Corrected by a patch like this:
Code:

diff -b -ur gujin-1.2/gzlib.c gujin/gzlib.c
--- gujin-1.2/gzlib.c   2005-07-12 20:41:10.000000000 +0100
+++ gujin/gzlib.c       2006-01-17 08:41:32.000000000 +0000
@@ -916,6 +1025,7 @@
                  if (LOADER.accept_uncompressed_initrd_filesize) {
                      ZDBG (("\r\nWill load an uncompressed initrd of %u bytes ", LOADER.accept_uncompressed_initrd_filesize));
                      z->sub.stored.left = LOADER.accept_uncompressed_initrd_filesize;
+                     z->sub.stored.load_uncompressed = 1;
                      z->mode = STORED_COPY;
                      z->avail_in += 2;
                      z->next_in -= 2;
@@ -1264,10 +1374,11 @@
              continue;
          case STORED_LENS:
              z->sub.stored.left = utmp;
+             z->sub.stored.load_uncompressed = 0;
              z->mode++;        /* = STORED_NOTLENS */
              continue;
          case STORED_NOTLENS:
              if (z->sub.stored.left != (utmp ^ 0xFFFF)) {
                  ZDBG (("invalid stored block lengths"));
                  z->mode = BAD;
                  continue;
@@ -1309,7 +1420,7 @@

 #ifdef INITRDNAME
              /* Dirty patch to load an uncompressed initrd */
-             if (z->sub.stored.left == 0 && LOADER.accept_uncompressed_initrd_filesize) {
+             if (z->sub.stored.left == 0 && z->sub.stored.load_uncompressed) {
                  ZDBG (("\r\nFinnished loading an uncompressed initrd of %u bytes ", LOADER.accept_uncompressed_initrd_filesize));
                  z->mode = ALLDONE;
 #ifdef GZLIB_USE_INTERMEDIATE_WINDOWdiff -b -ur gujin-1.2/gzlib.h gujin/gzlib.h
--- gujin-1.2/gzlib.h   2005-07-12 20:41:10.000000000 +0100
+++ gujin/gzlib.h       2006-01-17 08:41:32.000000000 +0000
@@ -156,6 +156,7 @@
        struct {
            /* patch 16->32 bits to load an uncompressed initrd */
            unsigned /*short*/  left;
+           unsigned            load_uncompressed;
            } stored;
        struct {
            unsigned short      len;


But I will release Gujin v1.3 really soon now so you will not have to recompile. Gujin 1.3 adds the display of the command line for few seconds if you press and keep pressed the Control key alone while loading the files - and re-check the CRC32 of the kernel/initrd to check for bad RAM.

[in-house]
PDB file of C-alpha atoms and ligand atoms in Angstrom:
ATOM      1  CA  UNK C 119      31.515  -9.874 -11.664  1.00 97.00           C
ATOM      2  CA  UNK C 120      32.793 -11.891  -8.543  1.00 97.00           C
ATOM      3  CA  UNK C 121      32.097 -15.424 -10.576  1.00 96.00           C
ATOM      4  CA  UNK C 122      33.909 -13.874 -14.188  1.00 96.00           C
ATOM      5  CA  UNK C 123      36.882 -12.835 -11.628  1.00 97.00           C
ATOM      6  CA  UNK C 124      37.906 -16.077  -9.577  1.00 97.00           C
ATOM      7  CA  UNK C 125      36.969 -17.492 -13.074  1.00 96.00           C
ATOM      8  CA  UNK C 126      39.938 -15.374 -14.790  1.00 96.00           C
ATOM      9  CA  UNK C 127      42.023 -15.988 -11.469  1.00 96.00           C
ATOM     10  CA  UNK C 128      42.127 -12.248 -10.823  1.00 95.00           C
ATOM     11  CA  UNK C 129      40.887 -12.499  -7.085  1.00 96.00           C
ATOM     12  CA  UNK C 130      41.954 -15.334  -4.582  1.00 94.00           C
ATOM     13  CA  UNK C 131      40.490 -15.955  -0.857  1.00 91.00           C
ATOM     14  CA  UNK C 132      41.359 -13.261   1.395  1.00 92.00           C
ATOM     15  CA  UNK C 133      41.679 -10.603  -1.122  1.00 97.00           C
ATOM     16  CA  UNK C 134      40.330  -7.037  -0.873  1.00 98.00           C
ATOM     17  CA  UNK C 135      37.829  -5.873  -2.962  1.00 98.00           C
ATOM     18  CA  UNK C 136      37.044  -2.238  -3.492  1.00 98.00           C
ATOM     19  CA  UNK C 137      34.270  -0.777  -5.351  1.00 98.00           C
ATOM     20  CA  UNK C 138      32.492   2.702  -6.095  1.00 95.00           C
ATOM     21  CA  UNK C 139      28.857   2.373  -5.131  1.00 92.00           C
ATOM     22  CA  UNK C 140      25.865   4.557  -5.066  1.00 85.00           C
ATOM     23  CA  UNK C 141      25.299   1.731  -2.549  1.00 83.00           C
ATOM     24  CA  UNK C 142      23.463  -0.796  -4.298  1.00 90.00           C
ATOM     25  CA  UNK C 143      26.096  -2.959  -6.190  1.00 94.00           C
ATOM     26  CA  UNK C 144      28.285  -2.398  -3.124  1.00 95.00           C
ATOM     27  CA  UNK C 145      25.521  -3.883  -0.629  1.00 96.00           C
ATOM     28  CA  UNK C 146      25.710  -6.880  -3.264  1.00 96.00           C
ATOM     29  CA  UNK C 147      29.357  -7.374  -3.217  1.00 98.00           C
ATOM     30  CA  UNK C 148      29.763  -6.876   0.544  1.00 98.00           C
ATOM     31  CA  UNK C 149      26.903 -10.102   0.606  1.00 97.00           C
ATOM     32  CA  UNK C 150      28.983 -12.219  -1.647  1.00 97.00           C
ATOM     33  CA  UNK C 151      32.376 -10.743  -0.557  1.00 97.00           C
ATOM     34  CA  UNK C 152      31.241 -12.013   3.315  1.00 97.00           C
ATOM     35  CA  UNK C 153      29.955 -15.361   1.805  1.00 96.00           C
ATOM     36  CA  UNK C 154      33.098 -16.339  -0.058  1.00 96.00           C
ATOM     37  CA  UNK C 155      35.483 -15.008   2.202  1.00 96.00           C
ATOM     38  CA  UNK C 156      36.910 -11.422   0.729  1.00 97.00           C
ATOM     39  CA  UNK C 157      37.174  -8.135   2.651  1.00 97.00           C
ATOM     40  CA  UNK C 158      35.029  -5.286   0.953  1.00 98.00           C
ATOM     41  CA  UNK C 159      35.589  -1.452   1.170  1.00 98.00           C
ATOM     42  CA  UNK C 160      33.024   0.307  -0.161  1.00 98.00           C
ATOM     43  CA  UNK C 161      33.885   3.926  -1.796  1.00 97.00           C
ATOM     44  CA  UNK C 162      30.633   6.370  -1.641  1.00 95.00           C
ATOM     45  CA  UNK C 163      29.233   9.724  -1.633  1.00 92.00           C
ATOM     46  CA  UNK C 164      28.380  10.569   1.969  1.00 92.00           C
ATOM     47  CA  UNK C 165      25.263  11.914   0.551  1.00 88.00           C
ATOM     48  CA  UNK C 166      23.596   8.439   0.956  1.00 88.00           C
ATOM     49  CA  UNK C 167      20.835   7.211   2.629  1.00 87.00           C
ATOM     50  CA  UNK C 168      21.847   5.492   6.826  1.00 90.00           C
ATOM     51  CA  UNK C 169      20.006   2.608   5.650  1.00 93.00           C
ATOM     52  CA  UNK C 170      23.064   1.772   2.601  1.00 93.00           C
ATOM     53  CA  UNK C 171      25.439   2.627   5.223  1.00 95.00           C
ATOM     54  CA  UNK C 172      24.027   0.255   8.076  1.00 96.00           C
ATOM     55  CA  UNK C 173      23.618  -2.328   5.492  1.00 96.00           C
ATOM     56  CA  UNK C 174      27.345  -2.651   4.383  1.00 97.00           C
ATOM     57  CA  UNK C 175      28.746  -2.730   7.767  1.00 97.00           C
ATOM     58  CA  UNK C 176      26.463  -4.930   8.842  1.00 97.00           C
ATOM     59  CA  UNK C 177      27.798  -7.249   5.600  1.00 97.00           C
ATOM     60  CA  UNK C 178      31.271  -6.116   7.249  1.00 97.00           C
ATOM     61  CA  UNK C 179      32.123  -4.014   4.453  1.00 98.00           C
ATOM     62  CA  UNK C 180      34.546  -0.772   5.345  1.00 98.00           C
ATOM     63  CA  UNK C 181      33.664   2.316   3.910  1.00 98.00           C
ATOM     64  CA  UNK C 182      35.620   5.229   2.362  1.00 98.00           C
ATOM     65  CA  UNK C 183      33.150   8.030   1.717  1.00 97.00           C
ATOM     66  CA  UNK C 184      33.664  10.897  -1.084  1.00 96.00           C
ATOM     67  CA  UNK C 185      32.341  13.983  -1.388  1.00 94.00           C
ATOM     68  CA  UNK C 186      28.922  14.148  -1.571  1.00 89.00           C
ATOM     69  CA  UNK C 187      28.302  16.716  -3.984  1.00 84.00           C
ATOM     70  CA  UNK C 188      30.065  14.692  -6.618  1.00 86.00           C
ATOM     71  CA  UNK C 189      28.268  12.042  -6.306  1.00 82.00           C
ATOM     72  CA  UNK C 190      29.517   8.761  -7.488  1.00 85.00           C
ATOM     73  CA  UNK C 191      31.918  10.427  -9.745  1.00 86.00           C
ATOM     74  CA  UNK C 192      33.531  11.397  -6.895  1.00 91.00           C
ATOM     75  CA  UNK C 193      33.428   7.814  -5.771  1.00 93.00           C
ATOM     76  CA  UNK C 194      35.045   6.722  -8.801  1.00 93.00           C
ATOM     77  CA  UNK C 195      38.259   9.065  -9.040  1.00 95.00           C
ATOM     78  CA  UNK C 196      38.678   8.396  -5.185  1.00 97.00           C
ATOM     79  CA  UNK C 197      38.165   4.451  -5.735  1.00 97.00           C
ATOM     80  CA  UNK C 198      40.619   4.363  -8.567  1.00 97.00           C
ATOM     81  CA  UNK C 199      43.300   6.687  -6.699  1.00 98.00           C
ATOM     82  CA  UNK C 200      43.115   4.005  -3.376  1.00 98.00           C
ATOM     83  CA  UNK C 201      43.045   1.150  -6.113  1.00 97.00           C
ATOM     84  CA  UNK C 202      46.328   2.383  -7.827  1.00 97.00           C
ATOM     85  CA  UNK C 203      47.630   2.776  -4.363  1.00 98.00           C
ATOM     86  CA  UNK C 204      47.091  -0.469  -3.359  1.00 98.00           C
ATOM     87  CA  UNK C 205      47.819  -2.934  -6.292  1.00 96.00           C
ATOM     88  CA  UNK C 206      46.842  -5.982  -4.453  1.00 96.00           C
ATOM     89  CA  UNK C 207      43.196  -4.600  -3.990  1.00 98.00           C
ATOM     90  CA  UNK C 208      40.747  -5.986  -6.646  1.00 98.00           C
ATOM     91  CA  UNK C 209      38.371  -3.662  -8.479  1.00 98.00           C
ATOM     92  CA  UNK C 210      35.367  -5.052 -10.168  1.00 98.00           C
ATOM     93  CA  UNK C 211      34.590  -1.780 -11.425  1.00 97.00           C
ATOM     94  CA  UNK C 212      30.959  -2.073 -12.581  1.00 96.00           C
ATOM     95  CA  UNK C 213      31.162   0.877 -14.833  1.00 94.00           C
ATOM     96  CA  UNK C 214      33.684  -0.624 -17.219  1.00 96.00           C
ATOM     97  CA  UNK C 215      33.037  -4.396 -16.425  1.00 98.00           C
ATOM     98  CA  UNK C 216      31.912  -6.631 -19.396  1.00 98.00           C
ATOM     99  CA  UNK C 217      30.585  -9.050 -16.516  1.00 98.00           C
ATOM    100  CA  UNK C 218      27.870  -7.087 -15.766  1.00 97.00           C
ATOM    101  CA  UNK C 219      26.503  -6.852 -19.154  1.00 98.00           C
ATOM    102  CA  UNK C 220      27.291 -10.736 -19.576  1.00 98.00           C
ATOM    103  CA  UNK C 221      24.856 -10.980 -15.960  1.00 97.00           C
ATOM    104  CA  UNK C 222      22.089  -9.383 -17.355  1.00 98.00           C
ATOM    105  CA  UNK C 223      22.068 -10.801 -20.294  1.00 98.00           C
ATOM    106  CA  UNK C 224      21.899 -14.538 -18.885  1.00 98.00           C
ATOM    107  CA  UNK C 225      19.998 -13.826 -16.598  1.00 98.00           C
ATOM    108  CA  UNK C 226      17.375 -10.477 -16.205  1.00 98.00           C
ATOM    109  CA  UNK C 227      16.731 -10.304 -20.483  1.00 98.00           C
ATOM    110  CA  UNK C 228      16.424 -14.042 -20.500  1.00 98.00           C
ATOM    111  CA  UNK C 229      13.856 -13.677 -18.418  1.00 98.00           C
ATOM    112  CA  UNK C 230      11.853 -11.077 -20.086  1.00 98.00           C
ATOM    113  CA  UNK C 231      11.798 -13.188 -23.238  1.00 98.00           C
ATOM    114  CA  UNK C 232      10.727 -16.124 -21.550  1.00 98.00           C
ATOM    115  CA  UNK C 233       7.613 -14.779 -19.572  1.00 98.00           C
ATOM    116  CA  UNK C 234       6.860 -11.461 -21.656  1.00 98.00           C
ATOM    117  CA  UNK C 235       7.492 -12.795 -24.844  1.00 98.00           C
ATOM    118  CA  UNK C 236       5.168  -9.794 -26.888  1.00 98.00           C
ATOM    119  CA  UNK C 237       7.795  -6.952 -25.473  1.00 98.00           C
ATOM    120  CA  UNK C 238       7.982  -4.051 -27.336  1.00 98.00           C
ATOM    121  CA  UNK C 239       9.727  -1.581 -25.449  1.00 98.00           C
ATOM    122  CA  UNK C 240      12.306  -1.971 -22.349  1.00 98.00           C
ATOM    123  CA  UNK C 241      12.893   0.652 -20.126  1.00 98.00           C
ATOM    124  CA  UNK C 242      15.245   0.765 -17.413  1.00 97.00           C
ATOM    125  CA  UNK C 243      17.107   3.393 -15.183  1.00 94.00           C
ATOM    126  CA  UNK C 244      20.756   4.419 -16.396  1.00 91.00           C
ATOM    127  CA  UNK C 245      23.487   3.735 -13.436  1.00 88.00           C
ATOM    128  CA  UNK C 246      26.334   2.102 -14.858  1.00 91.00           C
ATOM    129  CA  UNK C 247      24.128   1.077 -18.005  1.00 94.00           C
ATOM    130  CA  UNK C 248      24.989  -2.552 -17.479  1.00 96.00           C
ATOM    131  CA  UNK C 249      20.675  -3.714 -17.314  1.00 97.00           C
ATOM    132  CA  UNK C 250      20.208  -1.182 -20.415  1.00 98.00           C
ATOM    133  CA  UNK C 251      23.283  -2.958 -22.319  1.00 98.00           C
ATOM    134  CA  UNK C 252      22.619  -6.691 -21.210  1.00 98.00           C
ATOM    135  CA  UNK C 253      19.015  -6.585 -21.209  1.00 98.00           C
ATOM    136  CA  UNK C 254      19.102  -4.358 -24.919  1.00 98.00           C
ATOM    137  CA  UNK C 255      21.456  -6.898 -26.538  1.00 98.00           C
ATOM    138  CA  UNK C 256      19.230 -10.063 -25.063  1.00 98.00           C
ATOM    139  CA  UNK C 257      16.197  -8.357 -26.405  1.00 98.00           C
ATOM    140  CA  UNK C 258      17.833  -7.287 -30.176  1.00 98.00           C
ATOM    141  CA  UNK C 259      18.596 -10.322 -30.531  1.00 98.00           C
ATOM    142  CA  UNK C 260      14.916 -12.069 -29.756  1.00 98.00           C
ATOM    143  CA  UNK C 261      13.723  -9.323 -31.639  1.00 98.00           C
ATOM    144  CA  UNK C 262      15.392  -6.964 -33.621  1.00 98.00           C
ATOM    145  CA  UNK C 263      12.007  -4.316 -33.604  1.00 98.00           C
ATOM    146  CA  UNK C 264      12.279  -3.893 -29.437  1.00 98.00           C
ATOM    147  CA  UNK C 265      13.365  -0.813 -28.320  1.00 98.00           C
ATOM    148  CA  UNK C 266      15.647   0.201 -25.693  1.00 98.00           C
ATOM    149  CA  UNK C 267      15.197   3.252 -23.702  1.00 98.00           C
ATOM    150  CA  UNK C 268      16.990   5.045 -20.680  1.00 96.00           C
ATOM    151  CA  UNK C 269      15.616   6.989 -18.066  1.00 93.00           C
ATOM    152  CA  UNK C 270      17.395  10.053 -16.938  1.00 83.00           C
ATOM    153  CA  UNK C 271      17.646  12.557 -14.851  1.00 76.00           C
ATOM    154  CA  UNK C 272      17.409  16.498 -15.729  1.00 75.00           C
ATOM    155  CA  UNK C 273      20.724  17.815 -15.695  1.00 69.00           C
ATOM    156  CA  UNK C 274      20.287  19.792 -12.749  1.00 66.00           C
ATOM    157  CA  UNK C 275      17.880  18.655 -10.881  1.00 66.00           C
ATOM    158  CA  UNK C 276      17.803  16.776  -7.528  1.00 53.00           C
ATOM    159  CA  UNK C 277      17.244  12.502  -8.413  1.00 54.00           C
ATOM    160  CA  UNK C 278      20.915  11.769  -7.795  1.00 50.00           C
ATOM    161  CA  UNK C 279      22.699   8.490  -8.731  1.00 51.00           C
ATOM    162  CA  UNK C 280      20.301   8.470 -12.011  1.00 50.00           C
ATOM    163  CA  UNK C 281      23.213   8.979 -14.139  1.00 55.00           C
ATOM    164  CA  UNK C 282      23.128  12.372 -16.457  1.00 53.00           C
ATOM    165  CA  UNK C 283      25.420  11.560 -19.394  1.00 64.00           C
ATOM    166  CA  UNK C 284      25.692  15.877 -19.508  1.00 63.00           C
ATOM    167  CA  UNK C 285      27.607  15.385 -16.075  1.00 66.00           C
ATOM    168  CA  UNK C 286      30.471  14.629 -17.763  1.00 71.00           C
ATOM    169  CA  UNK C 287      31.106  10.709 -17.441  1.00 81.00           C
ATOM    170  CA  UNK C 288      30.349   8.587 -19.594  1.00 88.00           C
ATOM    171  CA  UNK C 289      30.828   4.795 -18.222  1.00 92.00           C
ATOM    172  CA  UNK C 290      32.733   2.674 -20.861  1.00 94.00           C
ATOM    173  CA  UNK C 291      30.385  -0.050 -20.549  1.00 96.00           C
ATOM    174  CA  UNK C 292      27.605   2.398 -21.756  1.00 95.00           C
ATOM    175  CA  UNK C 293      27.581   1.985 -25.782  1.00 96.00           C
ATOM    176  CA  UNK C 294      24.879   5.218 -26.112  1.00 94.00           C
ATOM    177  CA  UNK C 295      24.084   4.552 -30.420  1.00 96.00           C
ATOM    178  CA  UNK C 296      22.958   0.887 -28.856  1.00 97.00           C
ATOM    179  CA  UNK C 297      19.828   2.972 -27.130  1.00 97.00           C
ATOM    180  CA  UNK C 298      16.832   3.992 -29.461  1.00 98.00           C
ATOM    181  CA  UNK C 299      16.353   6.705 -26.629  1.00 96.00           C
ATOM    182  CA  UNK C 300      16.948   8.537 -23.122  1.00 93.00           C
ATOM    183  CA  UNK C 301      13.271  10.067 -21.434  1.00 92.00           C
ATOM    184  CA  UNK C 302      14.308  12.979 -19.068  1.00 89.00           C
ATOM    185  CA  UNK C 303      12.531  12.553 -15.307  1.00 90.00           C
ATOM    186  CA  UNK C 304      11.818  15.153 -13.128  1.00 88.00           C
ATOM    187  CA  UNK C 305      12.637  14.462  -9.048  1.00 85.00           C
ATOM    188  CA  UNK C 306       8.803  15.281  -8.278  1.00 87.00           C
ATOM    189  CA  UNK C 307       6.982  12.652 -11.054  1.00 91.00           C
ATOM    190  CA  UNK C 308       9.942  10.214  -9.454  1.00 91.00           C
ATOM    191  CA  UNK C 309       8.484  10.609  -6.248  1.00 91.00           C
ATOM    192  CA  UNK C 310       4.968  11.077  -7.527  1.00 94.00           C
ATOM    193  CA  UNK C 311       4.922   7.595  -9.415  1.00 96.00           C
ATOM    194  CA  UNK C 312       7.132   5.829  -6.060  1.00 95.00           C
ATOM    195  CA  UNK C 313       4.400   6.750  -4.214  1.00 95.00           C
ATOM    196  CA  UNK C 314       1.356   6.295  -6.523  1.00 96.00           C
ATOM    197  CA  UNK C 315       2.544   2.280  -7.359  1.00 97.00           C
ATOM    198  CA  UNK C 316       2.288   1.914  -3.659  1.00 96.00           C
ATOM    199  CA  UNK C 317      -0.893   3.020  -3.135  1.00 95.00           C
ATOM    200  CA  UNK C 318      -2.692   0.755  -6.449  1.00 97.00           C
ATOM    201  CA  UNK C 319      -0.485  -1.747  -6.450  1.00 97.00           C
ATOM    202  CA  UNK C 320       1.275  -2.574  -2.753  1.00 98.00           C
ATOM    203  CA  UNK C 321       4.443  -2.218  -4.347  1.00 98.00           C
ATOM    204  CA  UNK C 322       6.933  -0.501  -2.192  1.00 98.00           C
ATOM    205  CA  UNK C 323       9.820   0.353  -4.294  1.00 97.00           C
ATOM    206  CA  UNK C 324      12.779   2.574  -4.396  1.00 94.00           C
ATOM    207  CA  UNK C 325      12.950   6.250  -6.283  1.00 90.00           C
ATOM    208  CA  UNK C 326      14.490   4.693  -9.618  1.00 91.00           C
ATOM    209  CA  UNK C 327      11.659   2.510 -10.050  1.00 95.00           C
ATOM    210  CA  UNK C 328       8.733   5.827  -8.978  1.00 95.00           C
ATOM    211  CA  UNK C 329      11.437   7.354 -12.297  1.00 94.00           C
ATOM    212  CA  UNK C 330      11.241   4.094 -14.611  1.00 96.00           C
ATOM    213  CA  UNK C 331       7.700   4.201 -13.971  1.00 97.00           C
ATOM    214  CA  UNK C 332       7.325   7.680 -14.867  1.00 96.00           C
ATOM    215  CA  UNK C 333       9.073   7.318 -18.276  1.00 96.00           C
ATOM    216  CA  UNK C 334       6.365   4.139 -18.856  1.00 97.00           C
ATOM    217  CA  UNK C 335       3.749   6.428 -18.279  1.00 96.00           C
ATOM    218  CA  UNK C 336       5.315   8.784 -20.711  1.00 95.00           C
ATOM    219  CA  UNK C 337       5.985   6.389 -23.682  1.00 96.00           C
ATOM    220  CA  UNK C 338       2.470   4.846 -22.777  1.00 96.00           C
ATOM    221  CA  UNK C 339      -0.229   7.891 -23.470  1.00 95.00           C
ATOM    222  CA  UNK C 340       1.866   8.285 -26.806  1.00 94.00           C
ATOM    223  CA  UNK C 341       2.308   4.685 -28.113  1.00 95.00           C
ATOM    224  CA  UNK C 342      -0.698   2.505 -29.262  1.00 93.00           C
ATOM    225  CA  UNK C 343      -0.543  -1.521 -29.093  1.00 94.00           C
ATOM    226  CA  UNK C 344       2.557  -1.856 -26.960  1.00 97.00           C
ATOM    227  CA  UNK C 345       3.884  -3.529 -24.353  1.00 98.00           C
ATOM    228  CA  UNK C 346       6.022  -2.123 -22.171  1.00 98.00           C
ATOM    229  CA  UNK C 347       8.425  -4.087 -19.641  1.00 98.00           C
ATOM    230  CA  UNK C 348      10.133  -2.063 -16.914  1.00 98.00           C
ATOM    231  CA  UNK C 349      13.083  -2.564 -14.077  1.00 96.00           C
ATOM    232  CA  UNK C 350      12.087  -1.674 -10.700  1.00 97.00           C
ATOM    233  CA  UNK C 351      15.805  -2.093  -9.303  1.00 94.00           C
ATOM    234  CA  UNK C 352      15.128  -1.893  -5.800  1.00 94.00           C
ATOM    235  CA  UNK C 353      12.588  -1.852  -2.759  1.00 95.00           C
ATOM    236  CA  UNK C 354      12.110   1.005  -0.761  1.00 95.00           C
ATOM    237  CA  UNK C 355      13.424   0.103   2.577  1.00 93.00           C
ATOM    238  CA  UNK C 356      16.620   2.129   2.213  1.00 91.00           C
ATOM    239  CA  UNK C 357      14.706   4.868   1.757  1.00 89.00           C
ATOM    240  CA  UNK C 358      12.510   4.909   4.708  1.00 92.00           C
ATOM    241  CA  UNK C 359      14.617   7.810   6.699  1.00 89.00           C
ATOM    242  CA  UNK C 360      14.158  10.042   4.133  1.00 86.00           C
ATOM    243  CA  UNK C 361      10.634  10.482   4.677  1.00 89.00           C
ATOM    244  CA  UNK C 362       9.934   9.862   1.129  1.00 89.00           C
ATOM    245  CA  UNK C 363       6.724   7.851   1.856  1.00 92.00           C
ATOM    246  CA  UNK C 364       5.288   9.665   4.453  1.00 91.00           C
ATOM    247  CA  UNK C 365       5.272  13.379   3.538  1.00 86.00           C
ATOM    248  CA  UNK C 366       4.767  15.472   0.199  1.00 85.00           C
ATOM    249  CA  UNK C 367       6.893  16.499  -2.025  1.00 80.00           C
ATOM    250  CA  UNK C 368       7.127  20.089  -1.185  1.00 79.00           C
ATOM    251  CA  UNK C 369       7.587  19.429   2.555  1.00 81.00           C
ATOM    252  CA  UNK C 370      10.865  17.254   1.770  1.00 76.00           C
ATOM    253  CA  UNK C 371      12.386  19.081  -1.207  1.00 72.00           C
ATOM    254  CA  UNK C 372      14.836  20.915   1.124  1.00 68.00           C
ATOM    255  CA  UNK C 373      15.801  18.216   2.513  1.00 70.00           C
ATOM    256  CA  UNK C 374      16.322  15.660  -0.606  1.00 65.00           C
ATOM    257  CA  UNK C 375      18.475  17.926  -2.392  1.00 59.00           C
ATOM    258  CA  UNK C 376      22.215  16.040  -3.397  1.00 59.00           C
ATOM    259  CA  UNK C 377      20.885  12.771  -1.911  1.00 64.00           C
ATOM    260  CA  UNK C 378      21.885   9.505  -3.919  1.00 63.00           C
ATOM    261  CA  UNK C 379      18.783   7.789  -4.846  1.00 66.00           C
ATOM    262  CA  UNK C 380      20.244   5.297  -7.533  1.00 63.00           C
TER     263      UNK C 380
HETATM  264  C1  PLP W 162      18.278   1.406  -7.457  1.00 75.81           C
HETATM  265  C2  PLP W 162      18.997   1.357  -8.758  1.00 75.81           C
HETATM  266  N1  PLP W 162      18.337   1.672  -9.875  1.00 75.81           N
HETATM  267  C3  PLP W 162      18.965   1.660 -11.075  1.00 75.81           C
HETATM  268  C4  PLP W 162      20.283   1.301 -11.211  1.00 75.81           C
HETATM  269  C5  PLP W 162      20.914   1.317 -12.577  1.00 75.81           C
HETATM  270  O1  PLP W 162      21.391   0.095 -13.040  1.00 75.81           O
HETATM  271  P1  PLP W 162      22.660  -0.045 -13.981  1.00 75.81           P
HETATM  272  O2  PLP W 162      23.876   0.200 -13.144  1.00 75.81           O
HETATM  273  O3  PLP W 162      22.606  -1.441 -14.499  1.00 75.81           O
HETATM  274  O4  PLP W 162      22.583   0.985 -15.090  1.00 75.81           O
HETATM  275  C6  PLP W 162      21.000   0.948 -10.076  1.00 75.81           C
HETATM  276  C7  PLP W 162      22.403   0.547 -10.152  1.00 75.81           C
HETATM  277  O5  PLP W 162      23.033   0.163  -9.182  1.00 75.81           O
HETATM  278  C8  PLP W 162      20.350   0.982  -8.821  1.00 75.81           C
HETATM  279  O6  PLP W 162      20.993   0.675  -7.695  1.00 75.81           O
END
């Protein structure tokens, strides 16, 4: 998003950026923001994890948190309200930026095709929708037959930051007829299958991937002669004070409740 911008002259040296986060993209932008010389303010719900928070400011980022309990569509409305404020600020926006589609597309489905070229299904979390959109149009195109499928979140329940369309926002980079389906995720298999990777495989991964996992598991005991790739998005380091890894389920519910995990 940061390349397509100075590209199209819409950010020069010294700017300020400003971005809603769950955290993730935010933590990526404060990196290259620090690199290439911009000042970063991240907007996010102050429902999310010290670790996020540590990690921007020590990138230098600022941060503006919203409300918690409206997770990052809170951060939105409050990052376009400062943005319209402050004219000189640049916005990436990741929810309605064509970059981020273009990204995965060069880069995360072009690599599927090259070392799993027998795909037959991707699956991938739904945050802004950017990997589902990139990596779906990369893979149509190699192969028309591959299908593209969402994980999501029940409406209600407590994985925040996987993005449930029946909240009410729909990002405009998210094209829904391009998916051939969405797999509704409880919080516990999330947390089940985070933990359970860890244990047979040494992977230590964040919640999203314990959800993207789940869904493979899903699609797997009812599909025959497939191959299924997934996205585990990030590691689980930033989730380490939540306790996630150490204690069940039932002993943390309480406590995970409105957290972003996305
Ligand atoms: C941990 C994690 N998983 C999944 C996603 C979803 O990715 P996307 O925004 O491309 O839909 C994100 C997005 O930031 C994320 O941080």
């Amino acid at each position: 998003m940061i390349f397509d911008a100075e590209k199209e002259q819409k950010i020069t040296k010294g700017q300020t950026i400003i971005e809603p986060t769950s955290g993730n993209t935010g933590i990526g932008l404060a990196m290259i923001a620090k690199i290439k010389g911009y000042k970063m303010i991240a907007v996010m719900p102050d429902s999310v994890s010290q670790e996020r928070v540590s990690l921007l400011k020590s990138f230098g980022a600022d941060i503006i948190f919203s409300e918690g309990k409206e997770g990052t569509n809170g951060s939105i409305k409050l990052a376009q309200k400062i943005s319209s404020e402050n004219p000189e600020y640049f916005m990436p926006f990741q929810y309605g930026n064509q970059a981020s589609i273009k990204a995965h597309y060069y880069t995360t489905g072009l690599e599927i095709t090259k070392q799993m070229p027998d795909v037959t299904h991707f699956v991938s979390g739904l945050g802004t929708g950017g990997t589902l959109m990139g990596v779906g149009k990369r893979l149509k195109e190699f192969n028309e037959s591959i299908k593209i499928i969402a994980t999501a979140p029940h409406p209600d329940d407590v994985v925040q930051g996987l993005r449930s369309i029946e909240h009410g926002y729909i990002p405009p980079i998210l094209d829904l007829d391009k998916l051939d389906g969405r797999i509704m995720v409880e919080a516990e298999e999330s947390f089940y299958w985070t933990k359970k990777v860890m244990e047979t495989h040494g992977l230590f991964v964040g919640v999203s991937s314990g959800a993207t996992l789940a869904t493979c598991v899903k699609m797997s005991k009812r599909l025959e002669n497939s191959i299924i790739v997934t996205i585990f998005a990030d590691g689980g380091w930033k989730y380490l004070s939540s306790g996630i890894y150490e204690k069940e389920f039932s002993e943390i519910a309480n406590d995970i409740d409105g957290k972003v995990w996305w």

You are also saying Gujin is very slow, could you tell me where you find it slow, is it before the "weel turning", during or after?

Thanks,
Etienne.
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kethd

Joined: 20 Oct 2005
Posts: 451
Location: Boston MA USA

PostPosted: Tue 17 Jan 2006, 17:16    Post_subject:  

Etienne,

Thank you for working on the Gujin 1.2 bug, and I look forward to trying 1.3.

I don't understand your explanation, however. Are you saying that there is actually something wrong with the Puppy image.gz?

Please consider always displaying the command line that you will be passing, immediately, by default. The reason this is needed is so that people who are having problems with the line being truncated will have some chance to realize what is wrong. There is no need to provide a special way for people to check for this problem. People who want to check for the problem already have ways to check. But most people who have this problem have no idea that it might be the cause of their boot problems, and so will not check for it.

The problem with Gujin unzipping time is while the wheel is spinning, to uncompress image.gz. Gujin takes about five times as long to do this on a Pentium 233MMX, compared to any other unzipping tool. And the 20 second additional delay during each boot does seem significant when you are booting over and over to do debugging.

And I would like to urge you again to allow an include file, using the same format as linld. It is very important to be able to allow the passing of max info on the command line -- at least the 8 variables / 256 characters that the Puppy kernel allows. The include file allows for a more sensible format for passing large amounts of command line info. It is very important for a Linux like Puppy to be able to pass giant hunks of parameters because the boot code itself is extremely hard to change for most Puppy users. Being able to pass lots of parameters from the command line means that very fancy Puppy boot scripts can be invented by a very few people, and then all the other Puppy users can learn how to pass special parameters to do all kinds of special things -- like find out why their Puppy is not booting, and be able to tell it how to boot the way that they want!